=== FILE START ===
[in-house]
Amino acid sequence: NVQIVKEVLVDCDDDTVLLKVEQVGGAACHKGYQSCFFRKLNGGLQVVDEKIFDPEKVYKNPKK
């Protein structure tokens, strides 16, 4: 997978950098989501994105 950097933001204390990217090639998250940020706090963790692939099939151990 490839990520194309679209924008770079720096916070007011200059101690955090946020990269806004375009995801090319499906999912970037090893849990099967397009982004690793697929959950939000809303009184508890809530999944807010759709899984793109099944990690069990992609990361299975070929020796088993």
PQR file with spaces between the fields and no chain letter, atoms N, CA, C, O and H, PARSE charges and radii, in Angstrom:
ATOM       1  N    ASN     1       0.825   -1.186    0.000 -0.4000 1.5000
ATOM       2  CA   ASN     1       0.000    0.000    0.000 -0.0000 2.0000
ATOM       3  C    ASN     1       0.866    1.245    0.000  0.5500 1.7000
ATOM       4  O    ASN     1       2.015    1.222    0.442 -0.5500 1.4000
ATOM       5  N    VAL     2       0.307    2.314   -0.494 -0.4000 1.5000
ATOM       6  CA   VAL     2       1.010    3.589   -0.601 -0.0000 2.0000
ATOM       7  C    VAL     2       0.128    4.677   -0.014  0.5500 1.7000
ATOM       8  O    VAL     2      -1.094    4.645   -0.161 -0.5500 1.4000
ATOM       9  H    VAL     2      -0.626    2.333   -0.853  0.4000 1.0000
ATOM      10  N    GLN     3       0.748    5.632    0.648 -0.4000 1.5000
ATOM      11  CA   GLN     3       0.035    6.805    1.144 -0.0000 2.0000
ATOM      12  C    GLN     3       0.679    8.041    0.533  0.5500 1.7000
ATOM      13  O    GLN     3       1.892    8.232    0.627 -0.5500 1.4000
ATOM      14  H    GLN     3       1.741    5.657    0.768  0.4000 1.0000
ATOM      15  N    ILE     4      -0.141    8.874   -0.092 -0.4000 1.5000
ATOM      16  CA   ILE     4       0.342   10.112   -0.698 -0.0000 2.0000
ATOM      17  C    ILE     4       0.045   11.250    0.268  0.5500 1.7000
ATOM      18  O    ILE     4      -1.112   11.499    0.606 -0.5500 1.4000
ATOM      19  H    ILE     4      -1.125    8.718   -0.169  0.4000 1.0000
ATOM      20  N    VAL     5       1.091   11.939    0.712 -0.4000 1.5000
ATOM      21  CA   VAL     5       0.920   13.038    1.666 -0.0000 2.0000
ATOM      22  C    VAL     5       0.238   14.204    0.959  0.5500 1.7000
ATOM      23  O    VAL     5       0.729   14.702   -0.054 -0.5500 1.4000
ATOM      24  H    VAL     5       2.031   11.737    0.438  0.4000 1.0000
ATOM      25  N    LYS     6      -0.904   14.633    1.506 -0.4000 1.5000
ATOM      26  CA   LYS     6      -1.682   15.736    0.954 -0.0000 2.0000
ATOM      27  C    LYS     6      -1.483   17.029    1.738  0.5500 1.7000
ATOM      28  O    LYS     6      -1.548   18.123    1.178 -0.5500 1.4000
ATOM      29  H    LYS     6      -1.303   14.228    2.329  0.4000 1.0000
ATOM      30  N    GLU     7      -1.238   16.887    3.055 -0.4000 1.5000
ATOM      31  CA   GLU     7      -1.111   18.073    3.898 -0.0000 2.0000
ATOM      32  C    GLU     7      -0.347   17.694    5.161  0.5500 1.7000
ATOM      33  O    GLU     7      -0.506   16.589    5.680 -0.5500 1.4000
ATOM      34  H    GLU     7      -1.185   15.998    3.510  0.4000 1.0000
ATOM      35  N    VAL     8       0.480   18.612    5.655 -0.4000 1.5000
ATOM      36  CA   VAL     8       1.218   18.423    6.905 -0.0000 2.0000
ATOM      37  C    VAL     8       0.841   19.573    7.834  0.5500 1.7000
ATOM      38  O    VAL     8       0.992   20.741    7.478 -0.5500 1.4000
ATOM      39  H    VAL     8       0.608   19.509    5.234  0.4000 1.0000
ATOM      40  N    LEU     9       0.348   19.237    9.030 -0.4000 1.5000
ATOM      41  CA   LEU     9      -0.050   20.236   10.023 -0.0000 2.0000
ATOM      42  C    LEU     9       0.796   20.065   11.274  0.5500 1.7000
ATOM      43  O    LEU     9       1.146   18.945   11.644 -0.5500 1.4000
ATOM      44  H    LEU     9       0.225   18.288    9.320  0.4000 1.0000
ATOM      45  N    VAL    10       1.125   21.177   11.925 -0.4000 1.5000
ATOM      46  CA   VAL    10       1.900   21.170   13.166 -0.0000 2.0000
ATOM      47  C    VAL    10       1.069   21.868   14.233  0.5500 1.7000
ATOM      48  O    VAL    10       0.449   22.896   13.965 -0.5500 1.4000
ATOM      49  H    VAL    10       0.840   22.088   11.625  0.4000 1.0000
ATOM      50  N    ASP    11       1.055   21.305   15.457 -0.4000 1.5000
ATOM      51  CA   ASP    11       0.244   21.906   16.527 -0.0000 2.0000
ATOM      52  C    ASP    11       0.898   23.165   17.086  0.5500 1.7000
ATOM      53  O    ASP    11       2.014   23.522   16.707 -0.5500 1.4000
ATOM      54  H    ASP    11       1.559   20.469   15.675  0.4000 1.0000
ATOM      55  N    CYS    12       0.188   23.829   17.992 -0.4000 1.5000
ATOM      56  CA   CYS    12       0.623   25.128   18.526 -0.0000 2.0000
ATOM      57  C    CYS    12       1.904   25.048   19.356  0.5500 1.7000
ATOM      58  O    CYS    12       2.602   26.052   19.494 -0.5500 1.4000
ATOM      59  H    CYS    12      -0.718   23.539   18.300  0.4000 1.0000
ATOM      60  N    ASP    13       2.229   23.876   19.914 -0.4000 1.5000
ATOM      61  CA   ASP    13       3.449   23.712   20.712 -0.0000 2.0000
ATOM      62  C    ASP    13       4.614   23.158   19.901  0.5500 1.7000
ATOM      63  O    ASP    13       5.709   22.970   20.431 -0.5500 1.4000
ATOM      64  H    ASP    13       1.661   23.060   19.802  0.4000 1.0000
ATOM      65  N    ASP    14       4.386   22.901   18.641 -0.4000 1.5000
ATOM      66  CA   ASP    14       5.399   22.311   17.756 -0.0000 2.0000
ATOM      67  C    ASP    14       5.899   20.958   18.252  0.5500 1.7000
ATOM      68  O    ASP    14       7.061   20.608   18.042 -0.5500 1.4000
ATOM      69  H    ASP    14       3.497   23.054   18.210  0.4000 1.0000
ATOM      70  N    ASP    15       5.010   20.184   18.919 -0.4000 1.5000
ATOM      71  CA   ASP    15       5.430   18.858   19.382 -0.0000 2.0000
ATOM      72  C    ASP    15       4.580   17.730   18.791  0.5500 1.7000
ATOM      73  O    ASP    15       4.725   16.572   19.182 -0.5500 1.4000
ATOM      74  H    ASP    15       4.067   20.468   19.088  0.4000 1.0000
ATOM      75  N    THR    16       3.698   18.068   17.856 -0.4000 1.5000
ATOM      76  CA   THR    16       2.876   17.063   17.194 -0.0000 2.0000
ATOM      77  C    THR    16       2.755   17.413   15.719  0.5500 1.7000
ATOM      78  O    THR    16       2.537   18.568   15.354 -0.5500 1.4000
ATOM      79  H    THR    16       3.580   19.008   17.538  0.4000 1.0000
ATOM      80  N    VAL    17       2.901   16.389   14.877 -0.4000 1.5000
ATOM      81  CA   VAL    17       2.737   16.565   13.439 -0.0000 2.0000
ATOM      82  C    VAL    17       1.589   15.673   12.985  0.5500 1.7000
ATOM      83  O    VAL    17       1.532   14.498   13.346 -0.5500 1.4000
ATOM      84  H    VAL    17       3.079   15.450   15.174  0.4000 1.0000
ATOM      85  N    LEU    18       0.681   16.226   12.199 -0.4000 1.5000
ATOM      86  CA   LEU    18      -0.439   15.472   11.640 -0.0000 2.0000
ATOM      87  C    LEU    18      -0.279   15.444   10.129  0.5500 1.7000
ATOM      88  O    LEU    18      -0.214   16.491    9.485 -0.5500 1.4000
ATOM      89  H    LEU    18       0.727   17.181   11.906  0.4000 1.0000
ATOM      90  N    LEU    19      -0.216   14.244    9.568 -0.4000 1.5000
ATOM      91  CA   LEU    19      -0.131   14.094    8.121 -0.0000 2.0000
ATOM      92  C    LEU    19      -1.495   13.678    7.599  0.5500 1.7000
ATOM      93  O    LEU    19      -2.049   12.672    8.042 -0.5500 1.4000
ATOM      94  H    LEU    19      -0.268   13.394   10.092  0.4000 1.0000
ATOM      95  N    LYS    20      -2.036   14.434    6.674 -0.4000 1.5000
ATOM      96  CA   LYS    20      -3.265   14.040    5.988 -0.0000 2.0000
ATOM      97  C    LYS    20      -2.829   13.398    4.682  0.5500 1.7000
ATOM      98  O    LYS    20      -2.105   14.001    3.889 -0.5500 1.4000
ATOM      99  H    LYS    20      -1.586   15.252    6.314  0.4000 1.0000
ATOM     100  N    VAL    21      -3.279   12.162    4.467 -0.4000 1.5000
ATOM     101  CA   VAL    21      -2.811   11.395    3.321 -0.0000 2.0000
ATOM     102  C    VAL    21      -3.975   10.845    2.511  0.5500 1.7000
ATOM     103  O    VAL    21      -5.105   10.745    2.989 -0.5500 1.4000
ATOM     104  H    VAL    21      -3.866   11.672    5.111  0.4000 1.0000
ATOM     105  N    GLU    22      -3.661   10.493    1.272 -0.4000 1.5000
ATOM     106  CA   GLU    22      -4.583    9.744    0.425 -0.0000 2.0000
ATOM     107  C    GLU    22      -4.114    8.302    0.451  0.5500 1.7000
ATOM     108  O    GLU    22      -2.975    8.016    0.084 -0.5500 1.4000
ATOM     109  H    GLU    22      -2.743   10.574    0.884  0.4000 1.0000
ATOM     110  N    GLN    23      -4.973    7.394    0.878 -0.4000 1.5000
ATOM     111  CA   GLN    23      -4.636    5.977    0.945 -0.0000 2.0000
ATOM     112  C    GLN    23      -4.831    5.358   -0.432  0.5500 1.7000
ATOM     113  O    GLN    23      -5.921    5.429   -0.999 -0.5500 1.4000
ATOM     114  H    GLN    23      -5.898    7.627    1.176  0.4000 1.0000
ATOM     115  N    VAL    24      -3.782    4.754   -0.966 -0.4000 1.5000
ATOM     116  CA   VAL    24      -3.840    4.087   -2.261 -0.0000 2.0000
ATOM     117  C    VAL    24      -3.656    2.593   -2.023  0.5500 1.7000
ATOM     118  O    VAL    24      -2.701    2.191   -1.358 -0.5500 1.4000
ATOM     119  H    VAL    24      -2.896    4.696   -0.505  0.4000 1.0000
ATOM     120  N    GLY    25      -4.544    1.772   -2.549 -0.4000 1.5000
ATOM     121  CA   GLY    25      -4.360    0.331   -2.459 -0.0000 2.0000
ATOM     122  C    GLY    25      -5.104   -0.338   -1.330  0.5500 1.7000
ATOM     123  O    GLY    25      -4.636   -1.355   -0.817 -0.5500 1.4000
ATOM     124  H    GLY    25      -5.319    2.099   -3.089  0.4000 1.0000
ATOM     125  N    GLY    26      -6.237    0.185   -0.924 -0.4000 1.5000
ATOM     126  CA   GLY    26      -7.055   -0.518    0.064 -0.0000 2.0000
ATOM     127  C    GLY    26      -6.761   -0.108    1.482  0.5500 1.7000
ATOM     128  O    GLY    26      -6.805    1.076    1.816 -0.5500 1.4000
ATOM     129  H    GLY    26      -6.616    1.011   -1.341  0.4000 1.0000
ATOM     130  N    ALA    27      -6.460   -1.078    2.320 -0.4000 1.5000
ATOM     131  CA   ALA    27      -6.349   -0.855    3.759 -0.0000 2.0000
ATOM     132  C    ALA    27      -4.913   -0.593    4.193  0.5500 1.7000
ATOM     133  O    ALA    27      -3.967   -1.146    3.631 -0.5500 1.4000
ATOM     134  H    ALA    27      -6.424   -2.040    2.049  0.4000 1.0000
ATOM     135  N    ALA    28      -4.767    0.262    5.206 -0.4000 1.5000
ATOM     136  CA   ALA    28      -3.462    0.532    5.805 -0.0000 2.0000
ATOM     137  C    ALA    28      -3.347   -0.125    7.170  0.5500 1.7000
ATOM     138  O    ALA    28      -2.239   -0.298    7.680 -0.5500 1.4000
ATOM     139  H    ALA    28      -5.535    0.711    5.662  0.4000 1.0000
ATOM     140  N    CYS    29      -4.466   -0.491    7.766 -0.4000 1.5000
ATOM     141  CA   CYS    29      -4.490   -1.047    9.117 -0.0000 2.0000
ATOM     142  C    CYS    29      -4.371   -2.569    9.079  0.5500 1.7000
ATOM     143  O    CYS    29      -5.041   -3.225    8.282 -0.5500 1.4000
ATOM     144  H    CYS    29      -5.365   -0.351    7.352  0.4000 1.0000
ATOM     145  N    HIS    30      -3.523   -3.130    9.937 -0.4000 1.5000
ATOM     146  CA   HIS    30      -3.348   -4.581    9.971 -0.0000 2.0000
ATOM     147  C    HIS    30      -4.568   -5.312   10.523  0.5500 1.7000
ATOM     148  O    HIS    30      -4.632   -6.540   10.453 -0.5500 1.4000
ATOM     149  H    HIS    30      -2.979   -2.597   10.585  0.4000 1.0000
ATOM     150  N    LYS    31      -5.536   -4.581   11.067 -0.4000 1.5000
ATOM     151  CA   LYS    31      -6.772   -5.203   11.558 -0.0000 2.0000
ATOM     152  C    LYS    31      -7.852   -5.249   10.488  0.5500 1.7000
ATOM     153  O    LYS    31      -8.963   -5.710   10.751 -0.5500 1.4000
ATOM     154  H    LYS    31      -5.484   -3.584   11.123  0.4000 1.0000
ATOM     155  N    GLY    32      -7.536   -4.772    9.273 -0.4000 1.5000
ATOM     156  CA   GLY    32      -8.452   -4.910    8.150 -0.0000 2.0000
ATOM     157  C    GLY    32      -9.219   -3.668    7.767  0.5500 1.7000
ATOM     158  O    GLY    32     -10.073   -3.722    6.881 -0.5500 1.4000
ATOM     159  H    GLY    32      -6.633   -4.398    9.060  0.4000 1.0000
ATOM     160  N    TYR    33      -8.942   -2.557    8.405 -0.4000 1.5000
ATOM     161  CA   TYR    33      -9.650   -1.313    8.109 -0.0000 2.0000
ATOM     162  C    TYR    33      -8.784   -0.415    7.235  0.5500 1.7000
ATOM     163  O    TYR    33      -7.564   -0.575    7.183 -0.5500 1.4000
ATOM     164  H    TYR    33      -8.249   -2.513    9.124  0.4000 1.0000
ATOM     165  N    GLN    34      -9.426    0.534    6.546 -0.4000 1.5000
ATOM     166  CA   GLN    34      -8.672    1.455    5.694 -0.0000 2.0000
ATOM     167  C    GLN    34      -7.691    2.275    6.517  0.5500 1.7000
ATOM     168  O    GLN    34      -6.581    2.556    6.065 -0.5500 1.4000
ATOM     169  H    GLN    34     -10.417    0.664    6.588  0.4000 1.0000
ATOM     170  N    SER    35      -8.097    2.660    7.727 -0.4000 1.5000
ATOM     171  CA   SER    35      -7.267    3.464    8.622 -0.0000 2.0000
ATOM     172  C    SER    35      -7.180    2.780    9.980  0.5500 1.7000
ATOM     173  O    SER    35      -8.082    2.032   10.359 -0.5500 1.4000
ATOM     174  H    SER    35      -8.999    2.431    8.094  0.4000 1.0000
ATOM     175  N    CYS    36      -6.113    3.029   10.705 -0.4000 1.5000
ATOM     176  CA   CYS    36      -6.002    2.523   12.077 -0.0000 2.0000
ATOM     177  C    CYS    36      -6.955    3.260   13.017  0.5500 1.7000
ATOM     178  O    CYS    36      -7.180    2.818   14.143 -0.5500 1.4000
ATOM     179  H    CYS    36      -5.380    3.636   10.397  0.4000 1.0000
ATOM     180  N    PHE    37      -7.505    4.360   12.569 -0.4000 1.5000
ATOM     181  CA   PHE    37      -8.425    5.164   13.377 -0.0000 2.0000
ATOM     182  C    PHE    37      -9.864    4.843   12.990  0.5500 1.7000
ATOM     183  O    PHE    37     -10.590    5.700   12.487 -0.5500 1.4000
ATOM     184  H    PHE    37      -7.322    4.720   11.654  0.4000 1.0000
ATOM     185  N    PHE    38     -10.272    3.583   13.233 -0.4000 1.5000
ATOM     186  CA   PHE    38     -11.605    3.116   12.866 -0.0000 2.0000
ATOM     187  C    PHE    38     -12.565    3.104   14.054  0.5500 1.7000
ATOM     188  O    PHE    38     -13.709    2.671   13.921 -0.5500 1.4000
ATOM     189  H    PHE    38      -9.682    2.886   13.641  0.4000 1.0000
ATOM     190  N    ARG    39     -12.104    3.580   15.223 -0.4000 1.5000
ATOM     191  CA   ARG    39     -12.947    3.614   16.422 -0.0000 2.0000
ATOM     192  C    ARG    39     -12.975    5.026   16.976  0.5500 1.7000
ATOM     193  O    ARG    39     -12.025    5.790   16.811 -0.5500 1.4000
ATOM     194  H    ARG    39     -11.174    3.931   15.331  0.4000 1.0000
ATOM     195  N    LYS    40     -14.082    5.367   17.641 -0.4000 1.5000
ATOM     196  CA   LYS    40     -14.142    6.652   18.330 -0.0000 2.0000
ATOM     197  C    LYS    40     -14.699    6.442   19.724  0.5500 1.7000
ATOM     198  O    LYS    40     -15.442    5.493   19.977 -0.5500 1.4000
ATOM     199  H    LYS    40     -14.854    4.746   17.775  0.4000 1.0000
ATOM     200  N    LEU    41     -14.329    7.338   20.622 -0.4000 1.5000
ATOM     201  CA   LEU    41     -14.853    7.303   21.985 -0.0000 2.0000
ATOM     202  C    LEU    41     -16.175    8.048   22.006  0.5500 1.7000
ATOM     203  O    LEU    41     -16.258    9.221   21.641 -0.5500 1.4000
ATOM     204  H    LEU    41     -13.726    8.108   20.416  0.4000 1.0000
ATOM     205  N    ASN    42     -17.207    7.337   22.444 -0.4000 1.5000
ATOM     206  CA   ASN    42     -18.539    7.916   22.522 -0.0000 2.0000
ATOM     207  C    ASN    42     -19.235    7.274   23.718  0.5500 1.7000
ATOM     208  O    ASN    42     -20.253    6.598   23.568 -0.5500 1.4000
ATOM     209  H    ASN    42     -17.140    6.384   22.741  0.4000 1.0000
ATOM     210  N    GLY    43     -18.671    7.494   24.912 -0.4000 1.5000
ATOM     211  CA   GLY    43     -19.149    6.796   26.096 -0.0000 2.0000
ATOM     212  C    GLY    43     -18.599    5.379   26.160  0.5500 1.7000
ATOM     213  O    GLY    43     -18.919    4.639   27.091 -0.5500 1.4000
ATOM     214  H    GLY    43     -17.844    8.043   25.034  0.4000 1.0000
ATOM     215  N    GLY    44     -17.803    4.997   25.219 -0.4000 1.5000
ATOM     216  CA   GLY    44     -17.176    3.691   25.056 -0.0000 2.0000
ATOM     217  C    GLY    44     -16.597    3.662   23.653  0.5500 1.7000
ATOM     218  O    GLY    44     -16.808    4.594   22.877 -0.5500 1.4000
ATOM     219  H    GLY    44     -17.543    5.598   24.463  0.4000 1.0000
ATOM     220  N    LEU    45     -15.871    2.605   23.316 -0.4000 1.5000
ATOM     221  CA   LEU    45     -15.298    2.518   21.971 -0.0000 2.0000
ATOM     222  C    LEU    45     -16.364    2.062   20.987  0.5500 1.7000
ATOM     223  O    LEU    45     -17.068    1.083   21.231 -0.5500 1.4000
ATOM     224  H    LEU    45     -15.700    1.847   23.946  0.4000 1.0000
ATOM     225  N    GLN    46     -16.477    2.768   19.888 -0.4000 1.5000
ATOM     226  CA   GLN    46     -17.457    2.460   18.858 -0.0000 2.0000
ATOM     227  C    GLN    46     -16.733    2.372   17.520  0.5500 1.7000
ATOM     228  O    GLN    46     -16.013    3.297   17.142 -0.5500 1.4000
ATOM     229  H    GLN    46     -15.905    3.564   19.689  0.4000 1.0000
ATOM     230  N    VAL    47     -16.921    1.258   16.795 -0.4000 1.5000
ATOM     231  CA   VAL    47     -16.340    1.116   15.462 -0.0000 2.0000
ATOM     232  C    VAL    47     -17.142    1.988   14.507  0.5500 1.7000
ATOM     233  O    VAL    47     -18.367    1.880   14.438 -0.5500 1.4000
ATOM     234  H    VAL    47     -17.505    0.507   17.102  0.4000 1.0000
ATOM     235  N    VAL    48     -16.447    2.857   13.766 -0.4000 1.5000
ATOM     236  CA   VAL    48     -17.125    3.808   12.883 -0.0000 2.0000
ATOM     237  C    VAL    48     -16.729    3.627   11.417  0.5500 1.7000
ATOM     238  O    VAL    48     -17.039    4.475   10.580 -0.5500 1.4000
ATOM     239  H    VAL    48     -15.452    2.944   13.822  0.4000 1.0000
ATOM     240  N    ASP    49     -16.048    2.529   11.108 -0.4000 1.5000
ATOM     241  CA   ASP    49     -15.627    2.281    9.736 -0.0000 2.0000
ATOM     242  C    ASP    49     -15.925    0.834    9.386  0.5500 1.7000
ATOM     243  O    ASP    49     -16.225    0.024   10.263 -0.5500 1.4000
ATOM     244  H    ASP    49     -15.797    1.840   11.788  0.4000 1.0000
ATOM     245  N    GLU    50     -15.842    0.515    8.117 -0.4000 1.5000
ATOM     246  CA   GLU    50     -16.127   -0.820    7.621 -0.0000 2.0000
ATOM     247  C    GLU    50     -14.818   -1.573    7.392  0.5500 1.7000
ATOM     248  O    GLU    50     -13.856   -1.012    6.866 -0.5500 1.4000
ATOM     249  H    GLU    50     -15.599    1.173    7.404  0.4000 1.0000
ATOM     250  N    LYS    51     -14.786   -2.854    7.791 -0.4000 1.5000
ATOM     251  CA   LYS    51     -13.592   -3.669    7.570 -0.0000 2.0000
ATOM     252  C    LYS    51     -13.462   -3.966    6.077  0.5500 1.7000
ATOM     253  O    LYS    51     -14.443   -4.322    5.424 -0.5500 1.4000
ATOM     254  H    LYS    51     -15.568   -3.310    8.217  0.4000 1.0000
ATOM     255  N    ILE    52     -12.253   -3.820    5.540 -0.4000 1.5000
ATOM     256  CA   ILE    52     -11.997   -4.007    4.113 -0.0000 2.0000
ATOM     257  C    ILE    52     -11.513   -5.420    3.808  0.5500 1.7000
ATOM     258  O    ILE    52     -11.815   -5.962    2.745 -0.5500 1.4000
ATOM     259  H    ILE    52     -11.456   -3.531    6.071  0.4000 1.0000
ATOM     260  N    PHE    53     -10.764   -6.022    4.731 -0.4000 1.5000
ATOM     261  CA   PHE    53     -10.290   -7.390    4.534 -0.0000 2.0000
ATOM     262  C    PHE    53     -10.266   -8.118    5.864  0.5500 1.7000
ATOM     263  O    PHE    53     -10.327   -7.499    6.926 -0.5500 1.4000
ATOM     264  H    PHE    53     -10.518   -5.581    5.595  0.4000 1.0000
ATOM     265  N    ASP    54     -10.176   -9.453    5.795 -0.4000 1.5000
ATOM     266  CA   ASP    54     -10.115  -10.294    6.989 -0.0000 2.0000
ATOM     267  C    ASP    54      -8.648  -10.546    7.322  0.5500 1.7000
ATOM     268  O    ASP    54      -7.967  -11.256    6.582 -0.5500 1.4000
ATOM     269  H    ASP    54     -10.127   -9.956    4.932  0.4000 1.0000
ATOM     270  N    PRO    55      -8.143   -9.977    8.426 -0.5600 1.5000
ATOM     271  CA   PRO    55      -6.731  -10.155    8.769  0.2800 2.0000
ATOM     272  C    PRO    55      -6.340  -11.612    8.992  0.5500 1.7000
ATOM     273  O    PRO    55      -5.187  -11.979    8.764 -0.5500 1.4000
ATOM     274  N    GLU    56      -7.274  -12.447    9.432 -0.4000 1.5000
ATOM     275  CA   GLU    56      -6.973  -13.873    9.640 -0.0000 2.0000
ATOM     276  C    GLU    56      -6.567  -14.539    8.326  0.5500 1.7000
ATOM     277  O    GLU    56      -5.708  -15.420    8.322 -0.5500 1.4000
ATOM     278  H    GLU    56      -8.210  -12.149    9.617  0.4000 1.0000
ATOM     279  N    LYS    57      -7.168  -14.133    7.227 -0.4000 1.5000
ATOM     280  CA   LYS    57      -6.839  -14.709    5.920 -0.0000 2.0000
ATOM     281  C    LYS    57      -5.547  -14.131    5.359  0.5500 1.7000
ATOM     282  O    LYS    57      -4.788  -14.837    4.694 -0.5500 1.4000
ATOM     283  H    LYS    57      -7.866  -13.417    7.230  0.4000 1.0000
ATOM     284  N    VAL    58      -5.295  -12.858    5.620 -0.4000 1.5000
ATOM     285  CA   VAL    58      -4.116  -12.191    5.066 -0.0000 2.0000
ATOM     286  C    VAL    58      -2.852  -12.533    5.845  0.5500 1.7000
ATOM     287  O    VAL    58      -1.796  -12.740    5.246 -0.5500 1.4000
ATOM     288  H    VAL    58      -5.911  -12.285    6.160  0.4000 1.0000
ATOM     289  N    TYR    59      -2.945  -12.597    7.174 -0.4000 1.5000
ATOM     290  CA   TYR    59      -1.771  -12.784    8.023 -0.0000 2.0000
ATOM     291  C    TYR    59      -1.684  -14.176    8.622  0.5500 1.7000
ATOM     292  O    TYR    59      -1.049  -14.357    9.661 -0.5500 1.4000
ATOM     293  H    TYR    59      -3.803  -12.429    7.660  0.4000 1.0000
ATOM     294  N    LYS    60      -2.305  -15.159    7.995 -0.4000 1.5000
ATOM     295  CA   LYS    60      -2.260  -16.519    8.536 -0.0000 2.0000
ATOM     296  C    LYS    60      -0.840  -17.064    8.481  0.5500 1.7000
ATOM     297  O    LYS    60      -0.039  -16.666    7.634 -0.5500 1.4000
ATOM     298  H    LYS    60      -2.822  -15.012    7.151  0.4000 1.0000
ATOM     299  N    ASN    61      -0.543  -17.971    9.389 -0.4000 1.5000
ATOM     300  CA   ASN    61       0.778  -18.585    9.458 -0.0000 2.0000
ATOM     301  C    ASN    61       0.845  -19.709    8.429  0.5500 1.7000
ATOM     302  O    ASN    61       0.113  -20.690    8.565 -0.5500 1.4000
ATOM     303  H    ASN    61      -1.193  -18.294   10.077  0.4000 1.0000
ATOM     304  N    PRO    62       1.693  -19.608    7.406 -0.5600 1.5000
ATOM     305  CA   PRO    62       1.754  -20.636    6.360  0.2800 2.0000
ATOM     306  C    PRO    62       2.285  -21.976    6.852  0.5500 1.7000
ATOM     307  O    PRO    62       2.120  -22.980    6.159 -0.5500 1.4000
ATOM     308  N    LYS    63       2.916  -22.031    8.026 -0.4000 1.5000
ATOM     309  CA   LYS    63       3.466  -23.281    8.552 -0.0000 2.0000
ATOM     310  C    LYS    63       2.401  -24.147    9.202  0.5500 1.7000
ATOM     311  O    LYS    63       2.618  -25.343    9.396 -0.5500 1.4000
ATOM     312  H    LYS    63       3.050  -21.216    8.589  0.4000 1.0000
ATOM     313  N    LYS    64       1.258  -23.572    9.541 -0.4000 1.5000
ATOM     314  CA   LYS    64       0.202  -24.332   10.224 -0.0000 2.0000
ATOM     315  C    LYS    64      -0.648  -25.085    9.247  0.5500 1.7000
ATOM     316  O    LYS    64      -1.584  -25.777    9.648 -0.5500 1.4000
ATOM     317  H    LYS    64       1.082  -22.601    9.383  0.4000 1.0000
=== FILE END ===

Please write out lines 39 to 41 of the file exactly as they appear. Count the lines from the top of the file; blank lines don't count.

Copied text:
ATOM      35  N    VAL     8       0.480   18.612    5.655 -0.4000 1.5000
ATOM      36  CA   VAL     8       1.218   18.423    6.905 -0.0000 2.0000
ATOM      37  C    VAL     8       0.841   19.573    7.834  0.5500 1.7000